What you need to know about pain relievers

Use caution when considering over-the-counter options.

Aug 30 2019 | 02:12 PM

Headache? Have an aspirin. Back hurts? How about some ibuprofen? Feeling feverish? Time for some acetaminophen.

Over-the-counter pain relievers are often the first thing we turn to when we're injured or under the weather, and for good reason. They can be extremely effective at reducing pain, fever, and inflammation.

But because they're in just about everyone's medicine cabinet and you don't need a prescription to buy them, it can be tempting to treat them a little too casually — taking too many, too frequently, or for the wrong reasons.

Your local drugstore features two main types of over-the-counter options. Acetaminophen, better known by the Tylenol brand name, is primarily a pain reliever and fever reducer. Ibuprofen (a.k.a. Advil) is in a class of drugs called nonsteroidal anti-inflammatory drugs, or NSAIDs, which can reduce swelling or inflammation and provide pain relief. Aspirin and naproxen also are NSAIDs.

So while a physician might recommend ibuprofen for a strained or sore muscle, acetaminophen might be a better option for a fever.

Side effects

But there are some potential downsides to NSAIDs.

Aspirin and ibuprofen can cause an upset stomach and even ulcers. For an elderly person or someone with GI issues such as a peptic ulcer or bleeding, acetaminophen is a safer option.

Aspirin has blood-thinning and anti-clotting qualities, which may help prevent clot-related strokes but can lead to bleeding. Before you have surgery, your doctor may tell you to stop taking aspirin products for a minimum of a week before. It's usually OK to take acetaminophen instead.

Aspirin has been linked to Reye's syndrome, a rare and potentially fatal condition that can occur in children after a viral infection, making acetaminophen the preferred option.

Another lesser-known side effect from NSAIDs is tinnitus, or ringing of the ears patients come in with ringing in the ears, we ask, 'Are you taking aspirin?' because it can do that," Russell says.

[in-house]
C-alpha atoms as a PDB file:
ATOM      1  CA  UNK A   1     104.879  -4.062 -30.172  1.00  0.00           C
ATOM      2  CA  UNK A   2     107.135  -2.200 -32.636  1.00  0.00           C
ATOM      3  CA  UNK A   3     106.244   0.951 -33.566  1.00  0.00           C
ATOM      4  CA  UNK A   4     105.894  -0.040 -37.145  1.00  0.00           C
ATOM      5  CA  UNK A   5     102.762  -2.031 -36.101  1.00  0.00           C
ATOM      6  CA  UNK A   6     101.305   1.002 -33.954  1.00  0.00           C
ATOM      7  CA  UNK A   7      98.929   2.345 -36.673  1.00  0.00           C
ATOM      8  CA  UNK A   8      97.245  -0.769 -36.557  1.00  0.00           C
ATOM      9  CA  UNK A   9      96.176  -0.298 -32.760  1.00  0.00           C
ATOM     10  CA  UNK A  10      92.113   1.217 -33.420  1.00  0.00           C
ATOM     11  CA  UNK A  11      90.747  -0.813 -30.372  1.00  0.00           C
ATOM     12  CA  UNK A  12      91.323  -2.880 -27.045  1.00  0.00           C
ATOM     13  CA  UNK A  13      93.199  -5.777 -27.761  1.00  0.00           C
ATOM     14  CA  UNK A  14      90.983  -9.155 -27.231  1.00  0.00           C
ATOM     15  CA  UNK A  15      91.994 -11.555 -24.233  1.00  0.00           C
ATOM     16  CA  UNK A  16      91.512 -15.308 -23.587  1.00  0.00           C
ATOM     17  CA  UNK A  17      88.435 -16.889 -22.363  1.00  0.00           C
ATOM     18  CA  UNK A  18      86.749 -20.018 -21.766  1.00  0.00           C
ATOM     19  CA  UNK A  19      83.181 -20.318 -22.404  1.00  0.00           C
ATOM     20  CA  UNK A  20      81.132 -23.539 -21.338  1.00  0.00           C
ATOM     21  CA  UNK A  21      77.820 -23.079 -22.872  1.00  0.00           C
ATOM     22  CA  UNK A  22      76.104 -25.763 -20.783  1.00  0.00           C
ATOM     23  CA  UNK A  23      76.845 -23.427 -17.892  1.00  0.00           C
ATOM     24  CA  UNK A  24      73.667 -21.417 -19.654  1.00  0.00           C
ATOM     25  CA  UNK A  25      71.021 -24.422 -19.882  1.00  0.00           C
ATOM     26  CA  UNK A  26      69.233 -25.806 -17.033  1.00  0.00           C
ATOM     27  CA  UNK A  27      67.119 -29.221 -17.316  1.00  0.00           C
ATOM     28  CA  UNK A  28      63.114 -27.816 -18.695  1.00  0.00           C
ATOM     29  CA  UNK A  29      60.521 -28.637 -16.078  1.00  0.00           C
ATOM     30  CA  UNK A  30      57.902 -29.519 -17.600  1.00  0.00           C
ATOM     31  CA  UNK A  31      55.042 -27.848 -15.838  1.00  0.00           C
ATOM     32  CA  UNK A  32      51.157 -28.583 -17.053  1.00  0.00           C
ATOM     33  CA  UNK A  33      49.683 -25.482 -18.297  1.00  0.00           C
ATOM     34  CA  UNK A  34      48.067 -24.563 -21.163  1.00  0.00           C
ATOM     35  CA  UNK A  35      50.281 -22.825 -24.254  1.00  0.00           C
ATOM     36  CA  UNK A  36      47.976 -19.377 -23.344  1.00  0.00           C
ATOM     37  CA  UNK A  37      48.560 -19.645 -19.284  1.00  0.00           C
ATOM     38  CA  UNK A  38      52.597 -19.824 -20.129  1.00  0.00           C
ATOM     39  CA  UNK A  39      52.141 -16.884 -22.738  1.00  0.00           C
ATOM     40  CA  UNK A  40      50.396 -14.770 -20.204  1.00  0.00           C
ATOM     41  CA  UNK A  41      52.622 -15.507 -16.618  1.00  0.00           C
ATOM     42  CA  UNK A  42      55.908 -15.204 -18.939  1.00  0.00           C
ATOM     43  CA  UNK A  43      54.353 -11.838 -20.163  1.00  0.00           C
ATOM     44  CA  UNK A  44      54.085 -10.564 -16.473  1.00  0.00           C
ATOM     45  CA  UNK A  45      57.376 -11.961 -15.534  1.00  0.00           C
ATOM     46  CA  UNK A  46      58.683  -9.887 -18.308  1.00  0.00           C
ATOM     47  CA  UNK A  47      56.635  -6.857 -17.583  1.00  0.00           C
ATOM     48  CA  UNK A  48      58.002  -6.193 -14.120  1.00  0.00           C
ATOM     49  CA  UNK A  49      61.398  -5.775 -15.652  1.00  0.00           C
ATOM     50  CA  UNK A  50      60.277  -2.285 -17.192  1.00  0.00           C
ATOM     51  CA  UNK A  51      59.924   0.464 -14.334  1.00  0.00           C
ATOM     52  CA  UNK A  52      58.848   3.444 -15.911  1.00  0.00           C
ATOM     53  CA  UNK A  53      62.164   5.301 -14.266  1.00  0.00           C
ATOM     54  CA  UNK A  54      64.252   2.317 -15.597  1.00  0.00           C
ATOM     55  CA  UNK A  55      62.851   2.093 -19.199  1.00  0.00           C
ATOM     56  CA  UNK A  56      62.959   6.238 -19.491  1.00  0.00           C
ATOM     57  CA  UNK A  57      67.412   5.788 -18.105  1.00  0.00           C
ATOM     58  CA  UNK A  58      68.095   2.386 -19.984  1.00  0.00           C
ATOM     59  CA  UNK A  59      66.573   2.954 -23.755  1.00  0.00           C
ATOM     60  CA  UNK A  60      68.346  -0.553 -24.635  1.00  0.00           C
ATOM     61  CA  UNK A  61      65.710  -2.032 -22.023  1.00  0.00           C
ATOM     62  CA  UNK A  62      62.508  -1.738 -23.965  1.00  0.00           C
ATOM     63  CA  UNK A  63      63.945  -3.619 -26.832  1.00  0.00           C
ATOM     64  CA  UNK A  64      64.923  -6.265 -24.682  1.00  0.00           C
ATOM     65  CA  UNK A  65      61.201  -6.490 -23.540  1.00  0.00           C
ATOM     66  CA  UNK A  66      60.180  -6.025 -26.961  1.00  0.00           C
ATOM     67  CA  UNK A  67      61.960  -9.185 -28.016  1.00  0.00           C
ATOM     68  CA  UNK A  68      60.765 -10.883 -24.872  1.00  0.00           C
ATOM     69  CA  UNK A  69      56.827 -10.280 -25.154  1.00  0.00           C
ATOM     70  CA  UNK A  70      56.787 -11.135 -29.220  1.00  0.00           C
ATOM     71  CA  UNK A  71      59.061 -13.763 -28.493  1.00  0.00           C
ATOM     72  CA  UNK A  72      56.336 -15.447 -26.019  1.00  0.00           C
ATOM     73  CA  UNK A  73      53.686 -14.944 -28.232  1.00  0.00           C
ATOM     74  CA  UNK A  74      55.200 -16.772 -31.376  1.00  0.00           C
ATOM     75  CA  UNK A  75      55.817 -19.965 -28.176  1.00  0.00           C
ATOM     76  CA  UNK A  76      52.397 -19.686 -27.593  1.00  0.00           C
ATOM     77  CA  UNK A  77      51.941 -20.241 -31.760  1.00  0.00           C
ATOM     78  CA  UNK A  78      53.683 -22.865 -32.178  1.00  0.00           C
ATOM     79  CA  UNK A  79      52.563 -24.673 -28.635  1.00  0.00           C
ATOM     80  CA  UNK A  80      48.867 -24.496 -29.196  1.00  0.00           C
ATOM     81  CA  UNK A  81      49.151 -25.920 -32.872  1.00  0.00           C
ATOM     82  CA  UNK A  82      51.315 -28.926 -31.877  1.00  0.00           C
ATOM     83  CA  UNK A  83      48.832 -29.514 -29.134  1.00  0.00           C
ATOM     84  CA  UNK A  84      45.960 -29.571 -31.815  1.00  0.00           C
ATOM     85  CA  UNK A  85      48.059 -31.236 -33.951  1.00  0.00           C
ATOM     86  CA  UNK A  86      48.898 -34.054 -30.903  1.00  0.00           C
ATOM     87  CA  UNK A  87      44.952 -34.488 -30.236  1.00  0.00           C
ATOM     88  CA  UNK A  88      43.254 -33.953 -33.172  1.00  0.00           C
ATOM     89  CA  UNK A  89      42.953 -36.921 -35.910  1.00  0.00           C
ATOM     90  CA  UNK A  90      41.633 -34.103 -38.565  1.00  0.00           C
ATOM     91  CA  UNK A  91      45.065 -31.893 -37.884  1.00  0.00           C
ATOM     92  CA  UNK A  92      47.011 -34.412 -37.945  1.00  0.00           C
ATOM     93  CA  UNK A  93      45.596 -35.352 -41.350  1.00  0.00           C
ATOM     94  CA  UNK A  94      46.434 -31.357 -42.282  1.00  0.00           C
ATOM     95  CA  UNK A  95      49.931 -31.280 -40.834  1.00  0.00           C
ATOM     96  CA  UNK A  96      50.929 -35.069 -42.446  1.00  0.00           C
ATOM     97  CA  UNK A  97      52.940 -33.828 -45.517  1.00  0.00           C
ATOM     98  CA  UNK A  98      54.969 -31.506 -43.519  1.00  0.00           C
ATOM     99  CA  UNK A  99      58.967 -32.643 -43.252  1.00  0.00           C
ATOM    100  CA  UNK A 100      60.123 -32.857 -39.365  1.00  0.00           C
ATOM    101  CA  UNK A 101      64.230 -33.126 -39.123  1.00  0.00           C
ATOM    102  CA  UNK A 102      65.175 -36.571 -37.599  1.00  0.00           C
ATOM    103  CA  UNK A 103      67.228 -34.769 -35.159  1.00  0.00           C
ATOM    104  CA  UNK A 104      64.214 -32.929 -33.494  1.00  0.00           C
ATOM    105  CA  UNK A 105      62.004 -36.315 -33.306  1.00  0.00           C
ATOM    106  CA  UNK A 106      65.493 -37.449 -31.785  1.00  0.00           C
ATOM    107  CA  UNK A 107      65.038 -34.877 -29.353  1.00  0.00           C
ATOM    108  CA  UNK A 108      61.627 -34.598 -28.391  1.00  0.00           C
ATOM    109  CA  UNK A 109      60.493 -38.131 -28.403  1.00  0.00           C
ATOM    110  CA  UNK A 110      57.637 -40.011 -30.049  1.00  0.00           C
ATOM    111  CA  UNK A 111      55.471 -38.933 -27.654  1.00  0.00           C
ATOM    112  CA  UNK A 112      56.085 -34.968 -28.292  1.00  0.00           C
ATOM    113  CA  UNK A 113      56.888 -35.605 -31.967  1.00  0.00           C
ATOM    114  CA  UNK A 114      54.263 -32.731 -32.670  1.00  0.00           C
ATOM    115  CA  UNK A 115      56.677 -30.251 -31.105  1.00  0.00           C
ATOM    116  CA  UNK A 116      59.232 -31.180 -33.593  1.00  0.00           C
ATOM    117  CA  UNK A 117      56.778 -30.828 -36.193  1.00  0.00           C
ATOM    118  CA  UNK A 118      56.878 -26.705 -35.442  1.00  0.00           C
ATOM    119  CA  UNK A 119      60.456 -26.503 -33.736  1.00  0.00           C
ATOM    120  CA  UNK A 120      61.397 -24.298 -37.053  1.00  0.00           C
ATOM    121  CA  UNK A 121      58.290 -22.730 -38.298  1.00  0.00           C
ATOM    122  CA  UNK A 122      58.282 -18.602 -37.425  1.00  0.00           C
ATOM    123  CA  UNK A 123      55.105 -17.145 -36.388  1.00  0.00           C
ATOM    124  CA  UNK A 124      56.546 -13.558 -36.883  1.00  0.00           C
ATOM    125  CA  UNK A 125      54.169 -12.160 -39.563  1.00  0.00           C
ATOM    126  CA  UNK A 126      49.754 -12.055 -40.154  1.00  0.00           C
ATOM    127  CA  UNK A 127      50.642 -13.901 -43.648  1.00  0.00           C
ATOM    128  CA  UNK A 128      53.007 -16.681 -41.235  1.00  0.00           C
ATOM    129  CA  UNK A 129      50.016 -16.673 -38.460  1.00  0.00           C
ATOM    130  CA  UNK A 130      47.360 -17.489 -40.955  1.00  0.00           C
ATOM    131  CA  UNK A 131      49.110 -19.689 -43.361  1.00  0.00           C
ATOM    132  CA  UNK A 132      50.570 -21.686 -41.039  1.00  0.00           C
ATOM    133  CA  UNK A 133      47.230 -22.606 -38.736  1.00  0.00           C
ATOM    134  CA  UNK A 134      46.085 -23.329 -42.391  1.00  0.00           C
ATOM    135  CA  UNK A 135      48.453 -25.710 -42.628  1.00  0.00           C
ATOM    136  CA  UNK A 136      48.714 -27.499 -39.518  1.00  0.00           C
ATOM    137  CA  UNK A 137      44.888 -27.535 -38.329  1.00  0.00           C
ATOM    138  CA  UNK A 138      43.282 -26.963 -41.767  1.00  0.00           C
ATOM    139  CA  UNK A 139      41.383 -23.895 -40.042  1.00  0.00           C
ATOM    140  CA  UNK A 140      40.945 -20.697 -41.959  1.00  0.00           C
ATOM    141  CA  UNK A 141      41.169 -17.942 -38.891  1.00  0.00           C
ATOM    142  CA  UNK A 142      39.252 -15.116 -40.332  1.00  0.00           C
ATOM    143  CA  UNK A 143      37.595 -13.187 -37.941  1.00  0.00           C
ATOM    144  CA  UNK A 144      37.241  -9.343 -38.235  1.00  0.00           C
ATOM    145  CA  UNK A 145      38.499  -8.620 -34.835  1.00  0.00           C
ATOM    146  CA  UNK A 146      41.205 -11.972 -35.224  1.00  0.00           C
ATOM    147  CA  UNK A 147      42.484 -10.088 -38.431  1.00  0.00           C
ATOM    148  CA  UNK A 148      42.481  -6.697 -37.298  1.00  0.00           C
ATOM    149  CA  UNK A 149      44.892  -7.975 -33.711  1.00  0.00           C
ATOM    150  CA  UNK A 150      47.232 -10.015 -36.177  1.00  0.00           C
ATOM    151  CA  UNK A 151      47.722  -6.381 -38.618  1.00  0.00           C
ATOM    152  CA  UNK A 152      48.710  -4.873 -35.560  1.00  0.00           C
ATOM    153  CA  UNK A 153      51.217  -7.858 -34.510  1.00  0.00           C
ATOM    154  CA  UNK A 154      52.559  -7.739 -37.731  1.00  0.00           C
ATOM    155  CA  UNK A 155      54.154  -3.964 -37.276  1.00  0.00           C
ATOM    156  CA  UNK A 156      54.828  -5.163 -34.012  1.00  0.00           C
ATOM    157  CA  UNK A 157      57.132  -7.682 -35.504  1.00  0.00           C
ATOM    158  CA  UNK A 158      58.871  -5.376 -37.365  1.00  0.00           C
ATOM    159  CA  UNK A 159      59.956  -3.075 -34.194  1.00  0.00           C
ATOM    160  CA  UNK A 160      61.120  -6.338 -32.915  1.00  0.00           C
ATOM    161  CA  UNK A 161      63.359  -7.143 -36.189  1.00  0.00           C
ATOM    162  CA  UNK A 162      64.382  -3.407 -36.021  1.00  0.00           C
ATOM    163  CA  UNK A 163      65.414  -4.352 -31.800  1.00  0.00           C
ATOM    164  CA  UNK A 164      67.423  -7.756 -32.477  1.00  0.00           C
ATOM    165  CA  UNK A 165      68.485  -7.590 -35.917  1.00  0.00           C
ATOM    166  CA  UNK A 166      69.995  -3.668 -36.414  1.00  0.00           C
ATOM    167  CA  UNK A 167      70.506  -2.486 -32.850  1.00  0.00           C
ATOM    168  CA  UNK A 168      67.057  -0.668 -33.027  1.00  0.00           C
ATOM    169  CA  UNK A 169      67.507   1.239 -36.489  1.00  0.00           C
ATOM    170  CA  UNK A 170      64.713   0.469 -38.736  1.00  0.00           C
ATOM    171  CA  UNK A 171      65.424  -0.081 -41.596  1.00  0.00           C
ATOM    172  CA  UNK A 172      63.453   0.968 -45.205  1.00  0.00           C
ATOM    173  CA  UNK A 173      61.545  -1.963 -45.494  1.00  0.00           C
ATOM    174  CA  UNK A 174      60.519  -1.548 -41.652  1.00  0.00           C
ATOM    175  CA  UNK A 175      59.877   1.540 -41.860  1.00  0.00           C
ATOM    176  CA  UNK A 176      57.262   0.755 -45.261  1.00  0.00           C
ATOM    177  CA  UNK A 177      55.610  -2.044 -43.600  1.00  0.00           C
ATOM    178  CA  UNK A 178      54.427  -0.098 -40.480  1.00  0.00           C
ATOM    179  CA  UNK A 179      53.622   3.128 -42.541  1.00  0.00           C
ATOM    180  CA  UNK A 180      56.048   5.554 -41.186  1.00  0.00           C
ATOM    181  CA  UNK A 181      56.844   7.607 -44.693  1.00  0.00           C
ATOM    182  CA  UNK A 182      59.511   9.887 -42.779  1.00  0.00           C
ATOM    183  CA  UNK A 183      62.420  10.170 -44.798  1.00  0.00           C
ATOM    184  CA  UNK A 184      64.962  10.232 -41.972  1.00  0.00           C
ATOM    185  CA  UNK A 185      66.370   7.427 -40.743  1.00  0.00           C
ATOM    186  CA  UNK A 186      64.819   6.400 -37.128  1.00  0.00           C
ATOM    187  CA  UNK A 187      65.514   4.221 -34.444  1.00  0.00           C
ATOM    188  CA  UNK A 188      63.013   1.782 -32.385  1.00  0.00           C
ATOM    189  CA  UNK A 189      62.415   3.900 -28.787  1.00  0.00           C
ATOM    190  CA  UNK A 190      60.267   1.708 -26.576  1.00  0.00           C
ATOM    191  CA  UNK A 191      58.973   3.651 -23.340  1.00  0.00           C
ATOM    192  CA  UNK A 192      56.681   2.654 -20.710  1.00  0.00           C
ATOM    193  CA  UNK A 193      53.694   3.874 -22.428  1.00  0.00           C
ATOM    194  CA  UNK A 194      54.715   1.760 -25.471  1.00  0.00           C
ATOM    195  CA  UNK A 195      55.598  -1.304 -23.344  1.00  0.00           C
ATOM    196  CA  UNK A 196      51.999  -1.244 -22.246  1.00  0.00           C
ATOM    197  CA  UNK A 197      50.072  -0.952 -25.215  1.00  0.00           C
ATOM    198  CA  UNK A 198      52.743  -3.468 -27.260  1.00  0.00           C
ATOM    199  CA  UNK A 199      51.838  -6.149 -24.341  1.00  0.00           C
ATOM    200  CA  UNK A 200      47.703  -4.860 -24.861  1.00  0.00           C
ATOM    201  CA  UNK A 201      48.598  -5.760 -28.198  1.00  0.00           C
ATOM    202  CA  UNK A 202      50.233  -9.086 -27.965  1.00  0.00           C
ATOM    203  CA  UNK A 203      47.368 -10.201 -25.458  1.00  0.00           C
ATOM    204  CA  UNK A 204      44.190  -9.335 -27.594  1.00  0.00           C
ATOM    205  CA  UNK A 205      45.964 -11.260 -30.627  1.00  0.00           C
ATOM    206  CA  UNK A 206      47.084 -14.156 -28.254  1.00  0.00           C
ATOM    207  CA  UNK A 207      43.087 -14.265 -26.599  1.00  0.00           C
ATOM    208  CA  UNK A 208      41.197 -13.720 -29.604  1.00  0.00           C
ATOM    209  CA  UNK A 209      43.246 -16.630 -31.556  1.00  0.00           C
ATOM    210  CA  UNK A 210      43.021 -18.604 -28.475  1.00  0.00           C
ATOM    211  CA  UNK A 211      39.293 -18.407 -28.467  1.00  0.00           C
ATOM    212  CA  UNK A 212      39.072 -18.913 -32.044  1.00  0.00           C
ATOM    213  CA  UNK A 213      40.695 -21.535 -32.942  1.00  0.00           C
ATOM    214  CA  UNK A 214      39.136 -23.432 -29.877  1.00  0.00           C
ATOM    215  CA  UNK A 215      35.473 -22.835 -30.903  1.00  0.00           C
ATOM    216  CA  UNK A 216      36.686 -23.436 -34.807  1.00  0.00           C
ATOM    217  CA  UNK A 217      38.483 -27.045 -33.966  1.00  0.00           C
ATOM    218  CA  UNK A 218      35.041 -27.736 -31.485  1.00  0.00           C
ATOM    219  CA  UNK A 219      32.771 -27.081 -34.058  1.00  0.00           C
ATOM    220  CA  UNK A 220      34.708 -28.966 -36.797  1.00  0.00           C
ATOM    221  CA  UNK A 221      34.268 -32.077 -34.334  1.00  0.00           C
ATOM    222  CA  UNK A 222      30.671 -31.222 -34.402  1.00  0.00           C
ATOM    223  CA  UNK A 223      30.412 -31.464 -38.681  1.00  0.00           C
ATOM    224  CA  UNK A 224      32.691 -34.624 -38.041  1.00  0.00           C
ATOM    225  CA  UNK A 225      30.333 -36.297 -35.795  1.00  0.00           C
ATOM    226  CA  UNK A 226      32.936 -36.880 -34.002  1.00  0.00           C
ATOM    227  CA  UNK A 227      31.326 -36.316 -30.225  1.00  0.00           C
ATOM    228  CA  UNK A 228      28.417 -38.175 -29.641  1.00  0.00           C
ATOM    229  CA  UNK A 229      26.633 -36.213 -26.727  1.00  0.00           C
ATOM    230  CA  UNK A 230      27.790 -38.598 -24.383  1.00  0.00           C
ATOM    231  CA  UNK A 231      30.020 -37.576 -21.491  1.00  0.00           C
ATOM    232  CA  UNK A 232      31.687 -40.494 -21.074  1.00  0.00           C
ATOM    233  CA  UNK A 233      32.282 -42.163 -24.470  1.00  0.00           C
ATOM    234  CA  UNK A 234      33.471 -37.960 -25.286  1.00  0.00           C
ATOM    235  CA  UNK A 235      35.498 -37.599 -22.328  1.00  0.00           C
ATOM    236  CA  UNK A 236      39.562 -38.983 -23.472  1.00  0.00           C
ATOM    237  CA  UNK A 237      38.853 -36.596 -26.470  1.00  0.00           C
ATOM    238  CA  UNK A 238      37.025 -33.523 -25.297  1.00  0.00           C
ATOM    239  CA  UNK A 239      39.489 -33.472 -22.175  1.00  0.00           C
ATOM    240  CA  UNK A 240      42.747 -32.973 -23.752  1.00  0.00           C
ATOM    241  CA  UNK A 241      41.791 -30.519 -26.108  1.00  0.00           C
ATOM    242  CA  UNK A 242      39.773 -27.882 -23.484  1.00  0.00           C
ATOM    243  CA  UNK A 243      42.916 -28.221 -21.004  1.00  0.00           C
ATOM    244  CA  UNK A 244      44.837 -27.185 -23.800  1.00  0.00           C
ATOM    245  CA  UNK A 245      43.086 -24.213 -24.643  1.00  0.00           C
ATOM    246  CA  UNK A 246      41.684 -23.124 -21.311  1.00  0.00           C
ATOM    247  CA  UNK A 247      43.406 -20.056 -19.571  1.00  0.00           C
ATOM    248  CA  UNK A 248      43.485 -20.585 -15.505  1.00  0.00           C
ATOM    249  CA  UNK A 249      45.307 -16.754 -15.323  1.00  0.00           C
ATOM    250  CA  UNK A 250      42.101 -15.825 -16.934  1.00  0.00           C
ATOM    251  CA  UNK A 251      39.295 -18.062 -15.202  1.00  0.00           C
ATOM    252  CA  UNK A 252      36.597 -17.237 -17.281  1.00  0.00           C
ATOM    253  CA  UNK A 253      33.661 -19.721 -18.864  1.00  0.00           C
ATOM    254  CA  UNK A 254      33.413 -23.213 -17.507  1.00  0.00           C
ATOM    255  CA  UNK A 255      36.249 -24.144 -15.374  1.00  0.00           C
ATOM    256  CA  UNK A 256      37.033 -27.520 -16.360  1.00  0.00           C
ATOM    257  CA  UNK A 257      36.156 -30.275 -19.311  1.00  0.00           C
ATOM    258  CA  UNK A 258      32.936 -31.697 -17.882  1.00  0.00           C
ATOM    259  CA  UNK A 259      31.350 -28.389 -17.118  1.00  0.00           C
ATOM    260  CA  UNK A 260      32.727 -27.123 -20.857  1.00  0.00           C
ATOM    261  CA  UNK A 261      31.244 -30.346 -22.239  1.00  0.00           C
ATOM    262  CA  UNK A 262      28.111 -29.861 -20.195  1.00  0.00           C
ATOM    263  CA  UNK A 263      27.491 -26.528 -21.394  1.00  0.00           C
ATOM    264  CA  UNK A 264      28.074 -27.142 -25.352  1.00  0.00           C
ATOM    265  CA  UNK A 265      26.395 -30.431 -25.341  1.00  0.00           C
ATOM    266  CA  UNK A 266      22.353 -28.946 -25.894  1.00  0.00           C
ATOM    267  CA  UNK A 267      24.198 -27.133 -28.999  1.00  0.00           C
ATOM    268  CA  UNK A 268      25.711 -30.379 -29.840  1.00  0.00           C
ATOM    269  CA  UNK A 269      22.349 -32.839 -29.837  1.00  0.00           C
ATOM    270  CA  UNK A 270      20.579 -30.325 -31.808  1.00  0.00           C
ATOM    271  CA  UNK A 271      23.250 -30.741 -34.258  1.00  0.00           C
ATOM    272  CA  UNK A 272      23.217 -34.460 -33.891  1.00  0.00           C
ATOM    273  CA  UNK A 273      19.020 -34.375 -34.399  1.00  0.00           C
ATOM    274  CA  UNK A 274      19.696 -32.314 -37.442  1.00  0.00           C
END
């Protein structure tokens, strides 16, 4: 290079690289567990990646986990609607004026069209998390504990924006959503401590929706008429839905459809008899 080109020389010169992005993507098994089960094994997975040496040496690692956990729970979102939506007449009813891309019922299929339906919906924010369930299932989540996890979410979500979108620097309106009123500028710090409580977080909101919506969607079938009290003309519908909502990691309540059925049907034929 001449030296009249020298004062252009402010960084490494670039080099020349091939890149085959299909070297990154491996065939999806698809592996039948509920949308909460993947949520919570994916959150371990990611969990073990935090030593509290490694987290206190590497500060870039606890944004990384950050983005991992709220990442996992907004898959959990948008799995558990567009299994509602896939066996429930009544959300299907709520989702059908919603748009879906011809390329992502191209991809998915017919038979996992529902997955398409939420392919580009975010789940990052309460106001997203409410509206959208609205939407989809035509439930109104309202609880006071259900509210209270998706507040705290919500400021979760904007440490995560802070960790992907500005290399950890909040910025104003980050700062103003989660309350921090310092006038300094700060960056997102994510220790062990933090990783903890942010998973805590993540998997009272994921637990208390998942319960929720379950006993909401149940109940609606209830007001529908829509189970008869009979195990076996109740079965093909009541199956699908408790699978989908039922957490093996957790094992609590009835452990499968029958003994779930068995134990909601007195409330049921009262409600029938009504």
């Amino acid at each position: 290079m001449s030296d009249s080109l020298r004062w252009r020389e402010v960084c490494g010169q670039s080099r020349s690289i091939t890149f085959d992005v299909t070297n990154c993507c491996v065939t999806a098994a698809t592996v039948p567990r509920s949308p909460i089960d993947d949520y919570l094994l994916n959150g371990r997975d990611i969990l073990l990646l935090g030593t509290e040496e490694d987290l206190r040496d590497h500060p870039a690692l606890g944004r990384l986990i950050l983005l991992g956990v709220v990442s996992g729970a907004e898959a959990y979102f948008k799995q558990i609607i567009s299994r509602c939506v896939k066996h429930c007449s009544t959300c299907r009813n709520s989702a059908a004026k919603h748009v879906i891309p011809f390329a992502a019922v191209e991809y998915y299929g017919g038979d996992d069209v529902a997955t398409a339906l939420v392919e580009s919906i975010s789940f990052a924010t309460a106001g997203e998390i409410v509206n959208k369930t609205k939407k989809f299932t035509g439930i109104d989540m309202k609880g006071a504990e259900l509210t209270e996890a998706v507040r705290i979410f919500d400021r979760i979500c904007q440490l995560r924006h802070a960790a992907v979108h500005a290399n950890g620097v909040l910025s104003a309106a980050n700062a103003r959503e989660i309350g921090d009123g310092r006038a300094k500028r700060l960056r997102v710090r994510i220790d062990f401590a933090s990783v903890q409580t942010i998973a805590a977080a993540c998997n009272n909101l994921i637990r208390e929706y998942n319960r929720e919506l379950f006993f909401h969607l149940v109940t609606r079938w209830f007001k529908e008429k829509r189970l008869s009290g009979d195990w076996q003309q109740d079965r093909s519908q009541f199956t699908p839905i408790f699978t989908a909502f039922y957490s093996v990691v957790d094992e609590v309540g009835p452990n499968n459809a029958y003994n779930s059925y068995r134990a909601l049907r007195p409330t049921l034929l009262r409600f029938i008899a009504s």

Acetaminophen and alcohol don't mix

While acetaminophen can be safer in some cases, it's not without potential hazards, particularly when combined with liquor, beer or wine. If you drink heavily, there is a potential to develop liver toxicity.

Pain relievers are in other medications, too

Acetaminophen and aspirin are included in a lot of over-the-counter medications. If you're not paying attention, you might not even realize you're taking a pain reliever.

So if you're already taking pain relievers on top of these medicines — which include NyQuil, Theraflu and Alka-Seltzer Plus — you may be getting too large a dose. A severe overdose can lead to organ damage.

Frequent use may signal a bigger health problem.

What's the right dosage for what ails you? Your best guide is the follow the guidelines on the container.

In general, the recommended maximum single dose for ibuprofen is 400 milligrams, and the maximum daily dose 1,200 milligrams.

For acetaminophen, the maximum single dose is 1,000 milligrams (or the equivalent of two extra-strength Tylenol). The maximum daily dose is 4,000 milligrams, although people with existing liver damage should take less.

Even if you're not exceeding the recommendation, reaching regularly into your medicine cabinet may mean it's time to seek medical advice regarding the source of your discomfort.

If you're taking repeated doses day after day, you should speak to your doctor.

Source: Rush Copley Medical Center: rush.edu